artillery propellant) the military became interested.
- April 22: Battle of Ypres. Germans use Chlorine gas.
- May 25: In the town of Folkestone on the Southeastern coast of
England, German Gotha bombers (biplanes) strategically bomb england
for the first time. Began first effective and sustained campaign of
strategic civilian bombardment.
- June 13: German squadron flew against London and caused the most
numerous civilian casualties of the war.
- July: Germany introduces mustard gas into WWI.
- Ernest Rutherford moved to Cavendish to take over for
- Oppenheimer tried to work with Rutherford, but was turned down.
- October: Hungarian Revolution, calls for Hungarian independence.
- March 21: republic of Hungary turns into Hungarian Soviet
- Fall: White terror of the Horthy regime begins in Hungary.
Anti-Semitism drives many Jews into exile.
- James Chadwick was Rutherford's assistant director of research.
- J.J. Thompson still worked at Cavendish and let Oppenheimer in to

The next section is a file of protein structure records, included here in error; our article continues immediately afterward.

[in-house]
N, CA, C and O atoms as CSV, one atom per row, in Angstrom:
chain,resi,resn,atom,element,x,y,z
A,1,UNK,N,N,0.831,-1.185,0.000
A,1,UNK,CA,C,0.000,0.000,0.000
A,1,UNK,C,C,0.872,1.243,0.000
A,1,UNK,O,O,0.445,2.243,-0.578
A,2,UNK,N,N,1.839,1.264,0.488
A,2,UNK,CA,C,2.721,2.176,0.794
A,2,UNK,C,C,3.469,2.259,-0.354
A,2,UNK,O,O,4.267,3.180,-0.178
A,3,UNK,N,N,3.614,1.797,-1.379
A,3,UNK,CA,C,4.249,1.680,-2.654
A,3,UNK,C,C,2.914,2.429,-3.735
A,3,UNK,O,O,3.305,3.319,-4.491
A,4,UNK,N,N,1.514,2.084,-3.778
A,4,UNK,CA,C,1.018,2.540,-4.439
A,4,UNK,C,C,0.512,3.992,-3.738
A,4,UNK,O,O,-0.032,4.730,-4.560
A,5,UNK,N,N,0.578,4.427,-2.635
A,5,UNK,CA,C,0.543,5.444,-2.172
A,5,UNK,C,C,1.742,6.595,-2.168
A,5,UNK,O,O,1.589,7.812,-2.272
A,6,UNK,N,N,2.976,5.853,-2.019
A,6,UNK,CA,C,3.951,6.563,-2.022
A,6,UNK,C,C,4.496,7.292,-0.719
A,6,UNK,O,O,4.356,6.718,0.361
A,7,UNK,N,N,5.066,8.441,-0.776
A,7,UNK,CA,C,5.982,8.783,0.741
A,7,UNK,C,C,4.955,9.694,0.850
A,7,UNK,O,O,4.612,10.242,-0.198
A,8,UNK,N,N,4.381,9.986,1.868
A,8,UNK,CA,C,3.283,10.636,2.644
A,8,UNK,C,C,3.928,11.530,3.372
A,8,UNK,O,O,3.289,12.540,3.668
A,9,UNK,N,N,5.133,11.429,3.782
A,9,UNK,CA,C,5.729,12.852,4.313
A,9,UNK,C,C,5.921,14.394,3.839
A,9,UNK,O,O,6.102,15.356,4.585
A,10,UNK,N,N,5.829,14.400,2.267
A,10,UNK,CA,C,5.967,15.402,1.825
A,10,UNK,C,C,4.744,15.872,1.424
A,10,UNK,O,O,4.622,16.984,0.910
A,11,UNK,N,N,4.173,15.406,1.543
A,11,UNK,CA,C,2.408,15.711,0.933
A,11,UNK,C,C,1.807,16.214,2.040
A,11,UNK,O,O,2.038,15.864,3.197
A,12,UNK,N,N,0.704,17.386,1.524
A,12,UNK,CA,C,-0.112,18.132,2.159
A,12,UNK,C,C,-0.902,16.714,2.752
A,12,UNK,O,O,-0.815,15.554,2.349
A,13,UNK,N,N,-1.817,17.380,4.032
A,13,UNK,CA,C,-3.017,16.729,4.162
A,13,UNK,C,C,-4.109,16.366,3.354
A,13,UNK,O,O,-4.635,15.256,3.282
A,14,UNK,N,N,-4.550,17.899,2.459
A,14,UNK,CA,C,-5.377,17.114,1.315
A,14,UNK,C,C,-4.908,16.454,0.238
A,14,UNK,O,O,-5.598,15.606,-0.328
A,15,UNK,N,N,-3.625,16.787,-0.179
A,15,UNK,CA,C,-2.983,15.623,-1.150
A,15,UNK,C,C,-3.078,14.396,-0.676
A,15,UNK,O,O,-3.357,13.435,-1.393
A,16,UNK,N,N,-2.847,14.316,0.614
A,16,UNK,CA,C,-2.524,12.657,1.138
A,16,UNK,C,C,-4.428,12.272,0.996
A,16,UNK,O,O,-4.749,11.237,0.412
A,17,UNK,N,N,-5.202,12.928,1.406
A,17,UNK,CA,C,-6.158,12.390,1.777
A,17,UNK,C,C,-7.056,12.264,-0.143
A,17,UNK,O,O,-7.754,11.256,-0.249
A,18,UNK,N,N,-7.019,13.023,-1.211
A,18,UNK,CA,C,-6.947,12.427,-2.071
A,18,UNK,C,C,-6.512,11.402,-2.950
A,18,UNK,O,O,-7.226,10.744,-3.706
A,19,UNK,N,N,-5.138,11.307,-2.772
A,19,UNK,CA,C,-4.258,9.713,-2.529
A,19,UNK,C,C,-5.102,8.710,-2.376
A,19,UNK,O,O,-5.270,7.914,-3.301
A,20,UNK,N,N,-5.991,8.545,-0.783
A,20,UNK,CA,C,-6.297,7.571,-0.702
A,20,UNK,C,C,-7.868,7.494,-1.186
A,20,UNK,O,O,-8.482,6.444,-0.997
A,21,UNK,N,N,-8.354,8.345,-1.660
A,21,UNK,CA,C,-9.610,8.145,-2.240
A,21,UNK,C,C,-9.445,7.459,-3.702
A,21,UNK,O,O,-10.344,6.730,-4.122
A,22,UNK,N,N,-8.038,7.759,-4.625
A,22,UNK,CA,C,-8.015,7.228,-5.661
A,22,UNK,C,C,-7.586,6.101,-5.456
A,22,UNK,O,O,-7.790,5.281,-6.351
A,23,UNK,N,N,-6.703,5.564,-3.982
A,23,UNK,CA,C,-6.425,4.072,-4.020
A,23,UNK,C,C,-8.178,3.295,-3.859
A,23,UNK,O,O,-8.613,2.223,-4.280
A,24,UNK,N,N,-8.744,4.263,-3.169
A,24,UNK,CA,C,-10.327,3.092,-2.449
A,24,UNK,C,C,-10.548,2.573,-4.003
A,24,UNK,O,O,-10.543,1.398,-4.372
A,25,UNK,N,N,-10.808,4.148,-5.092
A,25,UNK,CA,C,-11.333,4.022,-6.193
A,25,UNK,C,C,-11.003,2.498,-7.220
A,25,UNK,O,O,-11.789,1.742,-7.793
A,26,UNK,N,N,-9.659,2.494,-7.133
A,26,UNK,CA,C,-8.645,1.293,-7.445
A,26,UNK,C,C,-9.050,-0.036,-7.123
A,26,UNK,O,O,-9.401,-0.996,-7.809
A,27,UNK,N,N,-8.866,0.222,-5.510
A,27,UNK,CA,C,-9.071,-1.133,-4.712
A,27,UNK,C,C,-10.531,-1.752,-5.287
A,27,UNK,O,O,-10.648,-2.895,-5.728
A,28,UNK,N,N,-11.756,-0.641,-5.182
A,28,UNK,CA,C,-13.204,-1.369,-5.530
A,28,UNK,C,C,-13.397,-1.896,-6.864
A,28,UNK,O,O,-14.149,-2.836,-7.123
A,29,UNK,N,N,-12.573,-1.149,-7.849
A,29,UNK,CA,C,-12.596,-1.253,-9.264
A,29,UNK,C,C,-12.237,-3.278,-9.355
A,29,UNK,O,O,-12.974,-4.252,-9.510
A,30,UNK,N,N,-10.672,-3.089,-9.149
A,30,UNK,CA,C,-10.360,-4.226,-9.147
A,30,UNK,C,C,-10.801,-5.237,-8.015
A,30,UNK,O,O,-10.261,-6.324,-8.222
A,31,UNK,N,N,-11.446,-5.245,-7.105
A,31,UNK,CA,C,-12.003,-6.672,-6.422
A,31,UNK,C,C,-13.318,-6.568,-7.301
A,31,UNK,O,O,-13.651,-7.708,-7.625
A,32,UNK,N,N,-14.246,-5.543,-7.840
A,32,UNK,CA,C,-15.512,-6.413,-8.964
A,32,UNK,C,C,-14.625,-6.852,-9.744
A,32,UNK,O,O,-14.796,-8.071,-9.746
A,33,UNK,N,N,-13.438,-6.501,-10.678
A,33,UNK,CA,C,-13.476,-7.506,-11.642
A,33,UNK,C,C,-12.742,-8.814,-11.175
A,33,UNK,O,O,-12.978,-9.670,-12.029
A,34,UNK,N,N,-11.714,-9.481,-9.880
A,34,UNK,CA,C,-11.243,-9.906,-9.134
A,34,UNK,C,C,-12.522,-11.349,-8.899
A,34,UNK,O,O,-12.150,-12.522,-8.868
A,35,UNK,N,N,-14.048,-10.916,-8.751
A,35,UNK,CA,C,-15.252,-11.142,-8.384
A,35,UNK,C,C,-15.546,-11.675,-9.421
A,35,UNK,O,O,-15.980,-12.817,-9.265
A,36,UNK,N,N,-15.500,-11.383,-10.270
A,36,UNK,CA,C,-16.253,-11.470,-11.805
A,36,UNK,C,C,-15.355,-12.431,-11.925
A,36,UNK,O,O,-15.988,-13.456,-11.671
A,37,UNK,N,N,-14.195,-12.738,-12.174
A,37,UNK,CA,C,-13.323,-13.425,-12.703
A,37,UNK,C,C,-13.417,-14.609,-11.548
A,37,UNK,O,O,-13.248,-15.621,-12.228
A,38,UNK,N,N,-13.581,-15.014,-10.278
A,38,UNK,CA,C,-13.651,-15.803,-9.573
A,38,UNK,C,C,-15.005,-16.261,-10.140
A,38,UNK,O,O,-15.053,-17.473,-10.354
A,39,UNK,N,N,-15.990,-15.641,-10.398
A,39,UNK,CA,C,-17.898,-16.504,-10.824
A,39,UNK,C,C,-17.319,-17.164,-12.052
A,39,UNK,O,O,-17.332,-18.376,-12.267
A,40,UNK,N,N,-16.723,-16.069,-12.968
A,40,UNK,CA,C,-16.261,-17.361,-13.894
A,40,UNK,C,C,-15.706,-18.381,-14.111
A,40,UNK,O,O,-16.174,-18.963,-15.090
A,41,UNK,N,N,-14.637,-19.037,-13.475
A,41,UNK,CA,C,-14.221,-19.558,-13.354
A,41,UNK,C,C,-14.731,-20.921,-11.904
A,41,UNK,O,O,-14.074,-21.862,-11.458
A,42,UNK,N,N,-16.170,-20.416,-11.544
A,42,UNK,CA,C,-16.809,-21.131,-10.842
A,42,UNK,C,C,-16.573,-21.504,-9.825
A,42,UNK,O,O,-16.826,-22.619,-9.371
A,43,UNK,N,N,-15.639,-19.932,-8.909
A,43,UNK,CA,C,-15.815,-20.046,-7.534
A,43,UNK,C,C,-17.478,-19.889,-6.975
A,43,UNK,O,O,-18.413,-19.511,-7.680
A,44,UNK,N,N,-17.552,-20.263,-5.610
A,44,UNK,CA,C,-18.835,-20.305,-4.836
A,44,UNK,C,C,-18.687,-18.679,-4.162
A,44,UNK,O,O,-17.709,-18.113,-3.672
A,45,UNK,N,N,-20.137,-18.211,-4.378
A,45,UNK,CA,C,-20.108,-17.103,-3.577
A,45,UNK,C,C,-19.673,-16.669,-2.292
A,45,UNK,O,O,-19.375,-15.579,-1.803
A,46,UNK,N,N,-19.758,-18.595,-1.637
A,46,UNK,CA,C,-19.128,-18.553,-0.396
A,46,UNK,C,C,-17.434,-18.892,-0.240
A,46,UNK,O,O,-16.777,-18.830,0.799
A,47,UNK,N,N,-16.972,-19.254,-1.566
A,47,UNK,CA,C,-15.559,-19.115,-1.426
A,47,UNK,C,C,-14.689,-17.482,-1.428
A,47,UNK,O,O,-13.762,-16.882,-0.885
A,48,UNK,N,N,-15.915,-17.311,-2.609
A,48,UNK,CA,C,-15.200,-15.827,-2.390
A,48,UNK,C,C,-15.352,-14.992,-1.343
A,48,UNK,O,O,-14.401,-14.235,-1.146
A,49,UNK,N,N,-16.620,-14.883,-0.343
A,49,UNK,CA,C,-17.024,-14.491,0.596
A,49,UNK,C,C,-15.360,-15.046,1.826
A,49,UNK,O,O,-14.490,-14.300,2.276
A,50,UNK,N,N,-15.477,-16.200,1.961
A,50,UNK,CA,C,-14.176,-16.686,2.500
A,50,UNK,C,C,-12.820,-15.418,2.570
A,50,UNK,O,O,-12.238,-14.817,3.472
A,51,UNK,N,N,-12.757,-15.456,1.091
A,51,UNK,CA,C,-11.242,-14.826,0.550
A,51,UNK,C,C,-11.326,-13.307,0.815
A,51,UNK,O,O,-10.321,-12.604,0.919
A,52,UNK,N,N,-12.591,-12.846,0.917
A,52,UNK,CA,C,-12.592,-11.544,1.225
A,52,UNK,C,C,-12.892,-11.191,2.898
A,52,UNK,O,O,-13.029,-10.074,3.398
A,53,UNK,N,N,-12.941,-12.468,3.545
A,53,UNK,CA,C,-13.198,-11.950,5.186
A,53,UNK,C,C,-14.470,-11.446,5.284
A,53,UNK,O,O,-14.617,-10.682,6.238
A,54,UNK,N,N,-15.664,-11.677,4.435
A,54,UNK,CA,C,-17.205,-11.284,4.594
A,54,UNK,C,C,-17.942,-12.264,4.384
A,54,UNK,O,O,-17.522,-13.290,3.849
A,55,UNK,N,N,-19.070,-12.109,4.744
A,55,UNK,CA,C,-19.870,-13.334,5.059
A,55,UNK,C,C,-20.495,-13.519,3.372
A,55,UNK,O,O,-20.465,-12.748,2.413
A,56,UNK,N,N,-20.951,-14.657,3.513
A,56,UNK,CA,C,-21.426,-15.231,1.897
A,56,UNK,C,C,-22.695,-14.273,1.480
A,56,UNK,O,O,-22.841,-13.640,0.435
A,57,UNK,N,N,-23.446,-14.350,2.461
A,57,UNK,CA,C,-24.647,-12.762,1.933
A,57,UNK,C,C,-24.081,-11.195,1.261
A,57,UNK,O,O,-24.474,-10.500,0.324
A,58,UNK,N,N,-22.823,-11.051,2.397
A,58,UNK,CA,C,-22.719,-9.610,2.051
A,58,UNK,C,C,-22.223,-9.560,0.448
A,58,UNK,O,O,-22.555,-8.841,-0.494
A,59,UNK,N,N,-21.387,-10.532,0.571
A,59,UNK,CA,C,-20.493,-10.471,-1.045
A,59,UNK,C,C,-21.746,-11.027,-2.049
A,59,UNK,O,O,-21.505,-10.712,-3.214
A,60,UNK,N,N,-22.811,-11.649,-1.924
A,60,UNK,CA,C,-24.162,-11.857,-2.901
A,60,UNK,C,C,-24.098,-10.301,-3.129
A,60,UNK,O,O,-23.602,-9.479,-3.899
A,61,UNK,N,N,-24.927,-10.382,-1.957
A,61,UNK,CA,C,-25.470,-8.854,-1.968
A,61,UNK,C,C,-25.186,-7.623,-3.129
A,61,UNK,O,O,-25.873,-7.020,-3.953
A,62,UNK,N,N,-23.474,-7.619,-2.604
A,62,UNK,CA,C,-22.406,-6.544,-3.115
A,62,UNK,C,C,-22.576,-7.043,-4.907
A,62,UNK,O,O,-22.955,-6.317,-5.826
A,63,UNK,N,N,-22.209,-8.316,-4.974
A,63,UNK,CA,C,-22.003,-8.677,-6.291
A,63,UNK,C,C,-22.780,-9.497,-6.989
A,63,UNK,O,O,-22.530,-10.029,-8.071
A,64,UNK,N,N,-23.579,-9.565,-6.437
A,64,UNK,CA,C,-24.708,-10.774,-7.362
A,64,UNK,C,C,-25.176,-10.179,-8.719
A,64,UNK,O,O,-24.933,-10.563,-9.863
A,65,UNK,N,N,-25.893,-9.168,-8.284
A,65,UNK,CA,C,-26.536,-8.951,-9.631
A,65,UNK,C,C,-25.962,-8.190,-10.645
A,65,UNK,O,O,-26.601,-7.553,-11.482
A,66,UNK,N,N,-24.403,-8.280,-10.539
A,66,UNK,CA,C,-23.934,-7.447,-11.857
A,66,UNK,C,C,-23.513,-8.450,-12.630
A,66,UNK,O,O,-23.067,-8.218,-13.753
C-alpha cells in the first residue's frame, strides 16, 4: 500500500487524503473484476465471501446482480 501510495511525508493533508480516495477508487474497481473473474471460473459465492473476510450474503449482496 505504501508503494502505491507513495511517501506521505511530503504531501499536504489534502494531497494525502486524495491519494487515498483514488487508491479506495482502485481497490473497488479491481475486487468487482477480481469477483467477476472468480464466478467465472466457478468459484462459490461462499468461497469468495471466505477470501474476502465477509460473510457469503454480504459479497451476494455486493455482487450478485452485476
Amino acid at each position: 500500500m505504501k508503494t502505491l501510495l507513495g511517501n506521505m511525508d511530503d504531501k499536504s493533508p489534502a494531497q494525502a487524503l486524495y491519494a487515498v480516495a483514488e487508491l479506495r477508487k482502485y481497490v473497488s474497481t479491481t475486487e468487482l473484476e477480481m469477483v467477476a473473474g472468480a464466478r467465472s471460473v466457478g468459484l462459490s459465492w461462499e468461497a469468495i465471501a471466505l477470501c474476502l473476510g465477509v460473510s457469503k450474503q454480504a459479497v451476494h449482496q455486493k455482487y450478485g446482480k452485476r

work with him.
- January 18: Bohr opens his Institute for theoretical Physics in
- Bohr predicts that when element 72 is found it will be similar to
Zirconium. This linked chemistry to physics.
- Bohr wins the Nobel prize and become a Danish national hero.
- December: George deHevesy and Dirk Coster discovered element 72 which was
chemically almost identical to Zirconium.
- Early summer: Arnold Sommerfeld brought Werner Heisenberg with him
to hear Bohr lecture in Gottingen.
- Summer: Oppenheimer first encountered area of Los Alamos.
- Easter: Heisenberg went to Copenhagen and hiked with Bohr.
- May: Heisenberg goes to Heligoland for two weeks and develops
- June: Heisenberg, Max Born, and Pascal Jordan refine quantum
- Ed Teller left Hungary at age 17 to go to the Technical Institute
- Erwin Schroedinger shows that matter at the atomic level behaves as
if it consists of waves.
- Bohr and Schroedinger attempt to reconcile dualism of atom.
- Oppenheimer moved to Gottingen
- Wigner, Heisenberg, Pauli, Fermi, Franck, all present in Gottingen
along with Courant, Weyl, von Neumann, and Teller.
- Benito Mussolini's government convenes international physics
congress at Como, Italy.
- February: Bohr goes to Norway to ski. Heisenberg continued to
work attempting to calculate the trajectory of electron in cloud
chamber, realized it was hopeless.
- February: Heisenberg concludes "that on the extremely small scale
of the atom, there must be inherent limits to how precisely events